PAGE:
Every week we bring you interesting trivia from the annuals of geekdom. This week in Geek History witnessed the birth of Linux creator Linus Torvalds, the patent for FM radio, and the release of wildly popular 80s arcade game Q*Bert. Read on to learn more about each event.
Birth of Linux Creator Linus Torvalds
Shortly after Christmas of 1969 Linus Torvalds was born in Helsinki, Finland to parents who, we think it’s safe to say, had no idea that their child would grown up to be the man who provided the answer to the question “What else would you use if you weren’t using Windows or Mac?”.
Surely some other fiesty upstart operating system would have claimed the role of “Independent” in the Operating System elections but it certainly wouldn’t be called Linux (which, by the way, was a name bestowed upon the operating system not by Linus himself but by a good friend), and it might not have been built so solidly on open source principles.
Edwin H. Armstrong, patent for first FM radio
FM Radio is so commonplace we hardly give it a second thought. Nearly anywhere in the civilized world you can flip on an FM radio, spin the dial for a moment, and hear some music. It’s such an old and ubiquitous technology it’s hard to imagine that in decades past everyone listened to static-filled AM broadcasts or to no radio at all. The day after Christmas in 1933, Armstrong received a patent on Frequency Modulation Radio, ushering in the age crystal clear radio broadcasts and Two for Tuesday Power Ballads on the local classic rock station.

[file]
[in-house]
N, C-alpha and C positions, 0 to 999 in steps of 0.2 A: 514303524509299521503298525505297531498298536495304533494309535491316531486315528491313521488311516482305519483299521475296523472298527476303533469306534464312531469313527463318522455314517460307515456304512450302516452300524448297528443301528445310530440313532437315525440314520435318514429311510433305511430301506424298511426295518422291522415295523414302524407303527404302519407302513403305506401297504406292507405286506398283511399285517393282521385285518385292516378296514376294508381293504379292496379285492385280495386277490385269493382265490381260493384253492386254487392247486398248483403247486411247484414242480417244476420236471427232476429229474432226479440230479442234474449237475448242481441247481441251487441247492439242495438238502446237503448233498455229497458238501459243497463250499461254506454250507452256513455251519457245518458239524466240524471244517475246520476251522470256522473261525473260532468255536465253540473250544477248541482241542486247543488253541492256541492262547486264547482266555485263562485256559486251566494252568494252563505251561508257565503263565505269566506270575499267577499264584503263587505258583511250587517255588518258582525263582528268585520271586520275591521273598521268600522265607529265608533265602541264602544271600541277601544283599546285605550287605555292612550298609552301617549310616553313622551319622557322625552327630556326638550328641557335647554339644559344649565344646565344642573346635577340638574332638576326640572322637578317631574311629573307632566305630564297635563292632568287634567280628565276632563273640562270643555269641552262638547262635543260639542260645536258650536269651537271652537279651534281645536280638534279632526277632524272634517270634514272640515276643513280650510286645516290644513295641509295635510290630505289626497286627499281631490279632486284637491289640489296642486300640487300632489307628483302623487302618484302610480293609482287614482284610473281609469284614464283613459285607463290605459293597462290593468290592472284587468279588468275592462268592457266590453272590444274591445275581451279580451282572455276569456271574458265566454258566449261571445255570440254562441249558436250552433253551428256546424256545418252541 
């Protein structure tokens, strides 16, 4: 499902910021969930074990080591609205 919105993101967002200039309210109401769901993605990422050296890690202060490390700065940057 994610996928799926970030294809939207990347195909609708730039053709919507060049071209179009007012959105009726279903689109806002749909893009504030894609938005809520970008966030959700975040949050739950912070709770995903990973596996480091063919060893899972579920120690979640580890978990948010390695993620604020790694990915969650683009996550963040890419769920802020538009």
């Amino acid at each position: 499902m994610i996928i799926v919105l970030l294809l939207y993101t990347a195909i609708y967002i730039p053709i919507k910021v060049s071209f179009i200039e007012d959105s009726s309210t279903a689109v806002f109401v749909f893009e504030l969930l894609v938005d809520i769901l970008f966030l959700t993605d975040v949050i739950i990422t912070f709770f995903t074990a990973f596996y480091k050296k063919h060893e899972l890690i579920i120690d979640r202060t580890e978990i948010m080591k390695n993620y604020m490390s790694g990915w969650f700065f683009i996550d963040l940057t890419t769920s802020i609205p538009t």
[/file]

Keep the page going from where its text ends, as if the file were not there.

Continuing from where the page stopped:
As an interesting side note in the history of dominant corporations doing everything they can to impede technology progress in the name of their own profits: the RCA corporation did their best to ruin the future of FM radio in an effort to maintain market dominance with AM broadcasting and radios.
Q*bert Captures the Hearts (and Quarters) of Arcade Fans
Q*Bert is practically the great-great grandfather of all the click-and-solve flash and smartphone games out there. Back in 1982 Q*Bert hit the arcade scene with simple but addictive gameplay. You jumped the sausage-nosed protagonist from square to square attempting to change each of the many cubes to the same color while avoiding the protagonists (snakes and gremlins, to name a few).
Q*Bert was well received at launch, selling over 25,000 cabinets and appearing in arcades across the world. Game critics noted that although the game play was addictive the real draw was Q*Bert himself—in an age of games with little personality players related strongly to the cute and swearword-spewing hero.
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